Seven Things I Learned After A Two Week Work Assignment

by joeheg

My job doesn’t usually involve travel. If I didn’t volunteer for these out of town assignments, I’d be able to stay home and work my normal schedule. However, I can’t pass up the chance to act as a mentor and share my years of experience to new people with the company. The fact that my employer is willing to fly me around the country, pay for my hotel, meals and transportation expenses is just a bonus. I also get to find out what it would be like if I had a job where I was required to be on the road.

My first trip was for one week and I worked almost non-stop the whole time I was away. I’m not a spring chicken and a 75 hour week surrounded by two travel days was enough for me. Here are five of the things I learned from that experience.

This time there was the opportunity for a two-week assignment in Brooklyn, NY. The work schedule was more favorable, requiring me to only work a 40 hour week. After getting approval from Sharon, I applied for it and was accepted.

Then the realization that I was going to be away from home for two weeks began to set in. What did I sign myself up for?

JFK Airport is nowhere near Manhattan

I knew this one already, from when we’ve flown into JFK. However, I was put up (by work) in a hotel near JFK and if I wanted to spend my day off in Manhattan, it was at least a 45 to 60-minute ride by bus, train, subway or Lyft in each direction. I made this trip several times during my days off because there’s not really much to do at JFK. Honestly, there’s nothing to do near JFK.

Hotel bars and restaurants are the last resort (and they know it)

Several nights of our stay, we got out of work late and didn’t get back to the hotel until after 10PM. Going out to eat was not an option and delivery would take too long so we ended up eating at the lobby restaurant. Let me say that I’m willing to eat an $18 burger if it’s worth it. This burger definitely wasn’t worth it. Neither was the $15 bruschetta or the $12 French Onion soup.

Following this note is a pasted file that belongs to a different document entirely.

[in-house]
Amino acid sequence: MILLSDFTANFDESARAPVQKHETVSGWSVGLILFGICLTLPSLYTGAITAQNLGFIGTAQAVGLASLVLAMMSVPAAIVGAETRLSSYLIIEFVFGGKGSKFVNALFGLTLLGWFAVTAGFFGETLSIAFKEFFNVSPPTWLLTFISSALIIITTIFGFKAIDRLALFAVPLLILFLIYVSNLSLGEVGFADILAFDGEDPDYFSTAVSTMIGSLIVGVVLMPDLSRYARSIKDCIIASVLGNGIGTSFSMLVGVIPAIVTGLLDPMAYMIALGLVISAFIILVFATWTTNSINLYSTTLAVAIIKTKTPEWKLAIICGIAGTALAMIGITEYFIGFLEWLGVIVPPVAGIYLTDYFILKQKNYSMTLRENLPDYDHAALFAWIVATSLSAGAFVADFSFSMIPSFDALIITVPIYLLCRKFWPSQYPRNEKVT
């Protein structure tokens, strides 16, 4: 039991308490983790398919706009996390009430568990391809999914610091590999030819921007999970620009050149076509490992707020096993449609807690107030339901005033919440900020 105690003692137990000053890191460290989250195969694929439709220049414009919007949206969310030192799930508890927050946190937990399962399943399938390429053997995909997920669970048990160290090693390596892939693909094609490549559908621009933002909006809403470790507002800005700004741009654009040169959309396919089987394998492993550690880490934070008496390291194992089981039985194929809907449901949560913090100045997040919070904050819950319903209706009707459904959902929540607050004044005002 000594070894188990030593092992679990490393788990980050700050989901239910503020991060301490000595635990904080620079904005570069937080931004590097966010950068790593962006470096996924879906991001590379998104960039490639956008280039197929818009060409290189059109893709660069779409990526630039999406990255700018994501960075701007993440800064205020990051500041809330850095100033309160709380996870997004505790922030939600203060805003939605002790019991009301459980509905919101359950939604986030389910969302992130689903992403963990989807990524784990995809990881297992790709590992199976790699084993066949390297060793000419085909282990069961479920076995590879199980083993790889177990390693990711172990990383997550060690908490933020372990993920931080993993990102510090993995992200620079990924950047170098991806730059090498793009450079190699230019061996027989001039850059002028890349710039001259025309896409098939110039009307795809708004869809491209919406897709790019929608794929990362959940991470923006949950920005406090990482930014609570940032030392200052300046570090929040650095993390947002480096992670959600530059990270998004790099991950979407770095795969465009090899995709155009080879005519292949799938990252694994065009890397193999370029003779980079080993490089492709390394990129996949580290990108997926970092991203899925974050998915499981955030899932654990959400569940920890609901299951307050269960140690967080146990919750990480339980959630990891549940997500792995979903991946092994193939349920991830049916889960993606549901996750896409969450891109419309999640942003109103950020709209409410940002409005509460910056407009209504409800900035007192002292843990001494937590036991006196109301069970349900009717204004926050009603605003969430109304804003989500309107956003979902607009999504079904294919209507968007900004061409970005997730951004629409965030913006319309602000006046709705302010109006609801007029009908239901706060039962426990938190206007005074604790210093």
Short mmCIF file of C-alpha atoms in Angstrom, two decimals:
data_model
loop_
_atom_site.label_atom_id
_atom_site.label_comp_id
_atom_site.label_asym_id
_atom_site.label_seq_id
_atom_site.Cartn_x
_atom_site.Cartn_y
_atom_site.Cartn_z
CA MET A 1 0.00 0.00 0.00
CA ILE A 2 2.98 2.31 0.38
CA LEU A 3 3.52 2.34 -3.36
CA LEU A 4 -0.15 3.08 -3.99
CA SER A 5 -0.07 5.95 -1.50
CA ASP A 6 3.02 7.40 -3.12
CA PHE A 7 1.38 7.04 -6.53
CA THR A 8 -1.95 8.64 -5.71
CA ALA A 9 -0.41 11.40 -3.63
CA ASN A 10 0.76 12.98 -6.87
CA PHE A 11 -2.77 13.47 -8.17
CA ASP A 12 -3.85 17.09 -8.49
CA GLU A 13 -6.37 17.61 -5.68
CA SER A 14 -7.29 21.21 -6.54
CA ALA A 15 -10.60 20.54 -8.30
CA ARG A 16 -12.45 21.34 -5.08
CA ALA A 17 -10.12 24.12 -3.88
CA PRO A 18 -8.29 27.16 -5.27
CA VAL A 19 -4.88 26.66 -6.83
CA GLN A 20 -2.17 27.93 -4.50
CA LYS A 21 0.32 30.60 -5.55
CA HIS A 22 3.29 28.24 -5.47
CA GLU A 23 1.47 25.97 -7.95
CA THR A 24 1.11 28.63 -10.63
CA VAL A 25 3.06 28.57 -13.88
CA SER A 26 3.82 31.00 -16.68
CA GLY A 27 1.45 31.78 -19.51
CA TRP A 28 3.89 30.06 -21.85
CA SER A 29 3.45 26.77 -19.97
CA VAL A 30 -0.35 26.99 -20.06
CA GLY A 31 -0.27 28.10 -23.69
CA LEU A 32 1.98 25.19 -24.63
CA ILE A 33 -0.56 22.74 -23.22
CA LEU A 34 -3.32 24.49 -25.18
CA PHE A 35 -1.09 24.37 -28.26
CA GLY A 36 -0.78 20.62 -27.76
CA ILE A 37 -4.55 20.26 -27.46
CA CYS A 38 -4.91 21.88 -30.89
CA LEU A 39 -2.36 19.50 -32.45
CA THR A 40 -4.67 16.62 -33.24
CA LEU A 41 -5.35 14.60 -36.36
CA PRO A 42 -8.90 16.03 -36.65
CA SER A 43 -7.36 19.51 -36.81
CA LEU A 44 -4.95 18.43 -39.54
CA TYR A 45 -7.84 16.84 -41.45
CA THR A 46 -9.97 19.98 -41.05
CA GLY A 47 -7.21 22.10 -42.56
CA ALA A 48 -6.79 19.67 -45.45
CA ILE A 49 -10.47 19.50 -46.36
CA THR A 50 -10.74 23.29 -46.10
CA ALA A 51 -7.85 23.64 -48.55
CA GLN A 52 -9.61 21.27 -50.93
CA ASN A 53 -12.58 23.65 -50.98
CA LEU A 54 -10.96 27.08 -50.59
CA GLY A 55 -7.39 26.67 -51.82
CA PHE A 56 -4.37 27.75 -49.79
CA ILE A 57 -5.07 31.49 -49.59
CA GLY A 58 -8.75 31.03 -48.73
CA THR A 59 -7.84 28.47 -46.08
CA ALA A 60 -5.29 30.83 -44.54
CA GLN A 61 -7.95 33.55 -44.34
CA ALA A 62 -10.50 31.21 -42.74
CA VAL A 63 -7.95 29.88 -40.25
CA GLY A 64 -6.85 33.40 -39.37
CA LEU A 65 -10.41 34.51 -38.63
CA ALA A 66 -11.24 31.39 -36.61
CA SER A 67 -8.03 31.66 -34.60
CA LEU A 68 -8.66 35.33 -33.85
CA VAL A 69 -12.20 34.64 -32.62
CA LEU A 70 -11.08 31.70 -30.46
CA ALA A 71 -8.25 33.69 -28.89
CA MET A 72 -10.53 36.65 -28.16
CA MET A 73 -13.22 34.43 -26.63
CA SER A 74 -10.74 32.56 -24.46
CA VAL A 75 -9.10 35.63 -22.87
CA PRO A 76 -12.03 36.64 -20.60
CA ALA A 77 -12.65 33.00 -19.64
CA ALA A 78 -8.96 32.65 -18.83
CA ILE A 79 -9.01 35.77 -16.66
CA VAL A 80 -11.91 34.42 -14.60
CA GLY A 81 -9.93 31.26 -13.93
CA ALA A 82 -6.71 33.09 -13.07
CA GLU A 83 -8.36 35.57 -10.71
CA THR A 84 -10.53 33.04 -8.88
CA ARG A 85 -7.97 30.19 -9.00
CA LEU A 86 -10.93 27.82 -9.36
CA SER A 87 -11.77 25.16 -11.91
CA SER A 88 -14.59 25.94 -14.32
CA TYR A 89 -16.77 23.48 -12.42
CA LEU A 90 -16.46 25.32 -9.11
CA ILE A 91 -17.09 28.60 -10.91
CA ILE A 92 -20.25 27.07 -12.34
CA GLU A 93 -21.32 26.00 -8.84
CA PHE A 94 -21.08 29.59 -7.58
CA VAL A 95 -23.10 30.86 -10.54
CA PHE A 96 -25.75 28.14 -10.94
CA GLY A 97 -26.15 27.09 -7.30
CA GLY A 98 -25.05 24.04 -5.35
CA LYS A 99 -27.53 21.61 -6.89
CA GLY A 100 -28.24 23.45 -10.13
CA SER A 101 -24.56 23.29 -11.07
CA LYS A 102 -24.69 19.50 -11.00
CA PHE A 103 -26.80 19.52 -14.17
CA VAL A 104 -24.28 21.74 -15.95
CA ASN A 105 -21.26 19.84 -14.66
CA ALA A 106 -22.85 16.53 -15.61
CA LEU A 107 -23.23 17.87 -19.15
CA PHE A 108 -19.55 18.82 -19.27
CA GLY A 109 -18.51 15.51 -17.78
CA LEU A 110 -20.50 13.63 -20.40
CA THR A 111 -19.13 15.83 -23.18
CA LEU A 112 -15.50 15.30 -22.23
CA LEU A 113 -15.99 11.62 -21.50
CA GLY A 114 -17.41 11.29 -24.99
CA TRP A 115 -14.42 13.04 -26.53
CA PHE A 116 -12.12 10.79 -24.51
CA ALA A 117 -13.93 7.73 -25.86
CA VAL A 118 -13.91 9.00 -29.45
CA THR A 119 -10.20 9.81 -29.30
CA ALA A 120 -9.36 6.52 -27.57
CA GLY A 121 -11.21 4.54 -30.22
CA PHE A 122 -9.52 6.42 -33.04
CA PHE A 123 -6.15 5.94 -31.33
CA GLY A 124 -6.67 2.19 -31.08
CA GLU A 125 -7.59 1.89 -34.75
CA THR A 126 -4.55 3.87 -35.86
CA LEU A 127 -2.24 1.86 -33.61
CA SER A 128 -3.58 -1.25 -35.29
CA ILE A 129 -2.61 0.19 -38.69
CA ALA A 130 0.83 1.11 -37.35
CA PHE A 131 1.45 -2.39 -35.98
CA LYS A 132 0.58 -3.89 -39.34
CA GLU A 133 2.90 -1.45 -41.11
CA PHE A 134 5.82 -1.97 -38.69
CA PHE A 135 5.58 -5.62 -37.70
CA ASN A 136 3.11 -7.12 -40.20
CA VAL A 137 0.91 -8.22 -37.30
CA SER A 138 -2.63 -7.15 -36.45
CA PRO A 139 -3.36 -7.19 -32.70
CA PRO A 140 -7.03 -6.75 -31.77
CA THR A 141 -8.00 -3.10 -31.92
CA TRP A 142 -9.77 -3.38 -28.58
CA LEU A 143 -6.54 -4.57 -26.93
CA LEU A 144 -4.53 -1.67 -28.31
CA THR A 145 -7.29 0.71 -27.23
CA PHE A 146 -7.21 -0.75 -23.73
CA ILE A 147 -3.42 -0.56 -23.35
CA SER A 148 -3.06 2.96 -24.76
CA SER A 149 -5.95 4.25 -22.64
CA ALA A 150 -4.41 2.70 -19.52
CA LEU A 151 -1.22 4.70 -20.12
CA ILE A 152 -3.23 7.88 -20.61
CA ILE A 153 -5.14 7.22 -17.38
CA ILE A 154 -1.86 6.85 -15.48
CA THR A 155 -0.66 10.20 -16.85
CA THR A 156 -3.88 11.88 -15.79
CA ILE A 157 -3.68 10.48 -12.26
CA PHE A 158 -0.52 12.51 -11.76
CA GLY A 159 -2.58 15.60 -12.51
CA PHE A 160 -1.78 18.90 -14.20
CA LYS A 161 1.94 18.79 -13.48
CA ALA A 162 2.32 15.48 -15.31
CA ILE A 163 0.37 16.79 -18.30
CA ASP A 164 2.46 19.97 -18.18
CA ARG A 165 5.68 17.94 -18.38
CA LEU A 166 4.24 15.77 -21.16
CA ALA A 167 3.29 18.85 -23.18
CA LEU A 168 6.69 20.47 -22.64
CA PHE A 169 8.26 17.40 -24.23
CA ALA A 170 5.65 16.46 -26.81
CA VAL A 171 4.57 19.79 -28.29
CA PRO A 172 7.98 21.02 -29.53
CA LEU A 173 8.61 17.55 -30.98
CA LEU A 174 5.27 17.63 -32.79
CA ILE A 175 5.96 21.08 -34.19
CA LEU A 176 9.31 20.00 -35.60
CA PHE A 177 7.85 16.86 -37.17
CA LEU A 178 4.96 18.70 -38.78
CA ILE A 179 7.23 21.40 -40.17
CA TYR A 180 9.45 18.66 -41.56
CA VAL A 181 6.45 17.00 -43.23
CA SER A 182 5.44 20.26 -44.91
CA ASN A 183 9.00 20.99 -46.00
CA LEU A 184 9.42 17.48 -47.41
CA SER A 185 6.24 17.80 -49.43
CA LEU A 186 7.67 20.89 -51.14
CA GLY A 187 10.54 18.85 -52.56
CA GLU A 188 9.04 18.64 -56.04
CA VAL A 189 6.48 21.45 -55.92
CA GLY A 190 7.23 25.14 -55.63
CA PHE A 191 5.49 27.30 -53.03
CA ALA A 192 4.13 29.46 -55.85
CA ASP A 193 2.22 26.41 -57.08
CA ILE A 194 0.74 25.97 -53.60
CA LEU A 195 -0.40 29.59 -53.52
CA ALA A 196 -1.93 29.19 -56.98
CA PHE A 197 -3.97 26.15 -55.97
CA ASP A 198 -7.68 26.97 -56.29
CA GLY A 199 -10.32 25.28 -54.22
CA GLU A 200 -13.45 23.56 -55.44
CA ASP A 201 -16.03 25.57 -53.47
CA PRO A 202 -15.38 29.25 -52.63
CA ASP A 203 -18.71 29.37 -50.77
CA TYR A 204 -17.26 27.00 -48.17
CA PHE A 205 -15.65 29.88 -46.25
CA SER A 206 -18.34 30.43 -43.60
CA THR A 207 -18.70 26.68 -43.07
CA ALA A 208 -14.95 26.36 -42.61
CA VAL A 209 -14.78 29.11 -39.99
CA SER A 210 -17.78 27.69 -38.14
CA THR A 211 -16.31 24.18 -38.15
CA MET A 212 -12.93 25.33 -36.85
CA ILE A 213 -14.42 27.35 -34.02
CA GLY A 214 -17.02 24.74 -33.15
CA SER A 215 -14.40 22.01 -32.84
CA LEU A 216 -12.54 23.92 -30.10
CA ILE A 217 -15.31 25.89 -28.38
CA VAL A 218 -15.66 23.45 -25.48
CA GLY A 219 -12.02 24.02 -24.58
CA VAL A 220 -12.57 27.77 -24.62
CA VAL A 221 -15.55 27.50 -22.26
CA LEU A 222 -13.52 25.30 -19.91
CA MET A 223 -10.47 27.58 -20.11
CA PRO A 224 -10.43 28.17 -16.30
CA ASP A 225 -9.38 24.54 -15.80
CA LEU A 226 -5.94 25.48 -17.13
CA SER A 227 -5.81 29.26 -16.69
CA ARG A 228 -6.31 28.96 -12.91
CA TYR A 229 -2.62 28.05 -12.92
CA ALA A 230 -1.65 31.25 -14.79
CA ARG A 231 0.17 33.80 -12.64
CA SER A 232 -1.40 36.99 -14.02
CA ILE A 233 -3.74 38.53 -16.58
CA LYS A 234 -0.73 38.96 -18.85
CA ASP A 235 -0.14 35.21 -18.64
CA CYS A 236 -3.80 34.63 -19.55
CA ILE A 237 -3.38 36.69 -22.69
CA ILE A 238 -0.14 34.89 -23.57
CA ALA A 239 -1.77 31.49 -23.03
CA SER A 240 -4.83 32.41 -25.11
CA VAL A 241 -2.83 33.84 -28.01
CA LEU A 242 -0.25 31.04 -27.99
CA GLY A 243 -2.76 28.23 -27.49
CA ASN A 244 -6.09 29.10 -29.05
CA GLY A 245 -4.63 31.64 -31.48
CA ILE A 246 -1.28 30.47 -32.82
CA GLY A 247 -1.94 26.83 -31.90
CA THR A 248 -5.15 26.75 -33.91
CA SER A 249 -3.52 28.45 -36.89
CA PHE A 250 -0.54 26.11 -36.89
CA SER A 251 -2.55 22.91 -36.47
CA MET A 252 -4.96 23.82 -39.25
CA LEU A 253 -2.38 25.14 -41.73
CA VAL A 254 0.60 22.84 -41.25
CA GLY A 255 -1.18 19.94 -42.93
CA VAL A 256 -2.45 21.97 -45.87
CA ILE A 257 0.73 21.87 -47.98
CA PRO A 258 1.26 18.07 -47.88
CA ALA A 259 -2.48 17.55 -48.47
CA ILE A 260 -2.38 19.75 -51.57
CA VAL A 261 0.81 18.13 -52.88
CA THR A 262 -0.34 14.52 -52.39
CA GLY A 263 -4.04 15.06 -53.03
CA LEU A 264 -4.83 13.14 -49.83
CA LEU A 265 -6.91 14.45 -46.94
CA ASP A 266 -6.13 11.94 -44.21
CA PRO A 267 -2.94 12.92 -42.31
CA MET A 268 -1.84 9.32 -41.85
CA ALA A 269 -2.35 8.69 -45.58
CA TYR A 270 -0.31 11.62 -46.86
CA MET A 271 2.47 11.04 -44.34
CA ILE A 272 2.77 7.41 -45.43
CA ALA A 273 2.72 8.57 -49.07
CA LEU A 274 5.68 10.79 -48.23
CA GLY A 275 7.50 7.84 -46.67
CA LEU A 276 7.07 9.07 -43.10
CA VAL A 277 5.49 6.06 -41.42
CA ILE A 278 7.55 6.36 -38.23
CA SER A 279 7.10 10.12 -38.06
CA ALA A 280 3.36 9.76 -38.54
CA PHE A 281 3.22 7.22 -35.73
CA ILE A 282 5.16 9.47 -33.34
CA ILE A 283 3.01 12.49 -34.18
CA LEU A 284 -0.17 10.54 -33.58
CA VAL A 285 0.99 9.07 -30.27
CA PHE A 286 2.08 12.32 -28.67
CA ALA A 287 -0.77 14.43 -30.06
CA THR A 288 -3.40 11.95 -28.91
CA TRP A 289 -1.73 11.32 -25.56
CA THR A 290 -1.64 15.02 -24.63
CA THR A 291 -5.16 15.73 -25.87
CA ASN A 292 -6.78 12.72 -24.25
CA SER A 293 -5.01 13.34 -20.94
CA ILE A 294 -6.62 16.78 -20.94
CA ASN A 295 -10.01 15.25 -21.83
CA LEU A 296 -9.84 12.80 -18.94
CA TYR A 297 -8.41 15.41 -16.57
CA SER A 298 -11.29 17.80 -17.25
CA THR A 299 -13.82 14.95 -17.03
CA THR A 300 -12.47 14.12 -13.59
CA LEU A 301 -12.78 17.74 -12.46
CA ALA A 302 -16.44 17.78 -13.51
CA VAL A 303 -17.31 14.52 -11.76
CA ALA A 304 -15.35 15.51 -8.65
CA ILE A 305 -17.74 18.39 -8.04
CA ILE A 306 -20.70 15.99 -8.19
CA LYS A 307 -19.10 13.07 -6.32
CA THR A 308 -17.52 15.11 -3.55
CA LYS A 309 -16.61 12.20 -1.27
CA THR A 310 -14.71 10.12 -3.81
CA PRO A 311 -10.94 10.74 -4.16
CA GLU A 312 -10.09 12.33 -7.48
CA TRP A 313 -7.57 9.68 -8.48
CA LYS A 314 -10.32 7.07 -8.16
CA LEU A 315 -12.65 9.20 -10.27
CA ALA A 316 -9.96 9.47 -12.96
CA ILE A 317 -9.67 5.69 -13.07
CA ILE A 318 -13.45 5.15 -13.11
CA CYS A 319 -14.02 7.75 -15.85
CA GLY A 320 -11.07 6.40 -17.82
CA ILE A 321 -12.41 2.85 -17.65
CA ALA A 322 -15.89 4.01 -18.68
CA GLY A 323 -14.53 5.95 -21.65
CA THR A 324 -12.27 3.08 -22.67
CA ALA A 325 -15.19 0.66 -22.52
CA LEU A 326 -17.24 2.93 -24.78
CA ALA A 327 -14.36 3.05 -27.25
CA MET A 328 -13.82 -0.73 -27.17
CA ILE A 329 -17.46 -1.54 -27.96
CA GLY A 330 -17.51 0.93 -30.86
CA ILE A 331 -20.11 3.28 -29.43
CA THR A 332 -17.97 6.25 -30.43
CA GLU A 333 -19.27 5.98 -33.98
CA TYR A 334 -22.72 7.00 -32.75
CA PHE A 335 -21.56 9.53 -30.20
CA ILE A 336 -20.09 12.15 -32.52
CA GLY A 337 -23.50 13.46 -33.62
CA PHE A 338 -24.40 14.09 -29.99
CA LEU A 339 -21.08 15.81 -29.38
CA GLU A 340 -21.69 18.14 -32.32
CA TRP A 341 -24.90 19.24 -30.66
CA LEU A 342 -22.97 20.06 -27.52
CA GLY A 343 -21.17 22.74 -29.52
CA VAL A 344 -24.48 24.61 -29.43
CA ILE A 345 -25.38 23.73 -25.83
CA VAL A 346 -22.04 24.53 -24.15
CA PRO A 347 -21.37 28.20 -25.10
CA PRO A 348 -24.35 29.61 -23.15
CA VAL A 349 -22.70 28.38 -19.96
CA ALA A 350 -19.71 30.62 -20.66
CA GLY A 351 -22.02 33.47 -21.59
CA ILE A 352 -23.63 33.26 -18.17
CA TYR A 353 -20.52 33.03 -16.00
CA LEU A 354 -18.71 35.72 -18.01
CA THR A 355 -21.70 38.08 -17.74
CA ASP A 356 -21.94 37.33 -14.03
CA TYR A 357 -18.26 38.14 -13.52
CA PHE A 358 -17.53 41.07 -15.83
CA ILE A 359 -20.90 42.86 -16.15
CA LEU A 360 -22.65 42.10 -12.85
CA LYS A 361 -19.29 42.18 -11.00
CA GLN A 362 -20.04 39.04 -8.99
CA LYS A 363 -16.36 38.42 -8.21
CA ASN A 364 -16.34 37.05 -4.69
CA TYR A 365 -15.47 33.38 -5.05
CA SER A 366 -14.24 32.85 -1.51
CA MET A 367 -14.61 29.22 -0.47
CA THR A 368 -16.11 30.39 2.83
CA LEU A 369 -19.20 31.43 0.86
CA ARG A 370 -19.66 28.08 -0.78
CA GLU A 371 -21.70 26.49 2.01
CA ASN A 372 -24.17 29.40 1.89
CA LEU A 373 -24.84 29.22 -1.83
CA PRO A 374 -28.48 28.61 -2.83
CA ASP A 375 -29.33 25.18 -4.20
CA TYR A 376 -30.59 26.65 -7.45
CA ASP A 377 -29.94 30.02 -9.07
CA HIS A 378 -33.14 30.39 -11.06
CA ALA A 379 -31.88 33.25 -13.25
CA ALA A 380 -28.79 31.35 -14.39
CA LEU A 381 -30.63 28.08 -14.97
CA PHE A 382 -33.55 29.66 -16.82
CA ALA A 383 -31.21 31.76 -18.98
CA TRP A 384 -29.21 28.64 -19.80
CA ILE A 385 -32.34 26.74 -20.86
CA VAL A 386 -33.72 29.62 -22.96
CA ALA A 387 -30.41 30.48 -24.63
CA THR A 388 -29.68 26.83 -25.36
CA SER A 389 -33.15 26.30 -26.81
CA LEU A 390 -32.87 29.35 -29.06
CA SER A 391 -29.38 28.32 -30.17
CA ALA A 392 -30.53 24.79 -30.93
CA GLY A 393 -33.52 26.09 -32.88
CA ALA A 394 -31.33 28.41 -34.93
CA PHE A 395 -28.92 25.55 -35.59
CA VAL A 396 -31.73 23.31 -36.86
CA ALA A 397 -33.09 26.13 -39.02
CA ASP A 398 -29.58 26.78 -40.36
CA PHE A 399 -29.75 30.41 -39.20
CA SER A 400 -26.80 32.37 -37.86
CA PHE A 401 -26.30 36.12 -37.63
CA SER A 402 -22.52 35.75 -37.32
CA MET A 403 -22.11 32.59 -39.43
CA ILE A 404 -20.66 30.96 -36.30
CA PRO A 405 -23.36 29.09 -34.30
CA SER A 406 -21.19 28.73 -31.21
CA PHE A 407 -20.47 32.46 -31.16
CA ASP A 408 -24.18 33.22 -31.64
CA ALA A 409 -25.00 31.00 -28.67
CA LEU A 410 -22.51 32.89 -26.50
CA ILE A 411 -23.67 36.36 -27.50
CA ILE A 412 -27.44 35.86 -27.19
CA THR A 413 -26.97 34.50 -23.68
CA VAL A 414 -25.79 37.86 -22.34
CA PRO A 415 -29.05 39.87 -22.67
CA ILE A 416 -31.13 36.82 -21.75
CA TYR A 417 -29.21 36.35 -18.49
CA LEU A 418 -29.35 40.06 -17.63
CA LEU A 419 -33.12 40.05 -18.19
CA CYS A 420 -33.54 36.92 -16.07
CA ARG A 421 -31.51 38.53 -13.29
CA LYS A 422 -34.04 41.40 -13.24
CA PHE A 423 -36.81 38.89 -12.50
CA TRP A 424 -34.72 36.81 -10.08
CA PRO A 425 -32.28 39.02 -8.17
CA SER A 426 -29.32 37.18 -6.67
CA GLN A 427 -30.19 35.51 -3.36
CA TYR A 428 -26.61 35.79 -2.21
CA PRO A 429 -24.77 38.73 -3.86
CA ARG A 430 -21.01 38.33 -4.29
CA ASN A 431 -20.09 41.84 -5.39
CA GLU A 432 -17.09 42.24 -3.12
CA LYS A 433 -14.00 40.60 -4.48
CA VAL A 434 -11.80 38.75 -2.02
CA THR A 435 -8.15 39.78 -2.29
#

These places exist to feed the likes of us. You know, people who are forced to eat there because of work and are on an expense account so it doesn’t matter if the food is bland and overpriced. The only other people eating there were those who were staying for an early morning flight and had no transportation to get anywhere else.

All of my meals outside the hotel were memorable. None of the hotel meals were. The only memorable thing was the round of Lemon Drop shots we ordered one night that cost $14 each because the bar policy is to use Grey Goose unless you specify otherwise.

Hotel breakfasts change from day to day and some days are better than others

I never thought I’d become a connoisseur of the Hampton Inn hotel breakfast but after two weeks of rotating through the selections, I developed my favorites. The egg white frittata was light and flavorful and the applewood smoked chicken sausage had the right amount of smoke and sweet. The prime rib hash was good but had me thinking I was eating the Hilton’s restaurant leftovers from the night before (Note from Sharon: of course you were!).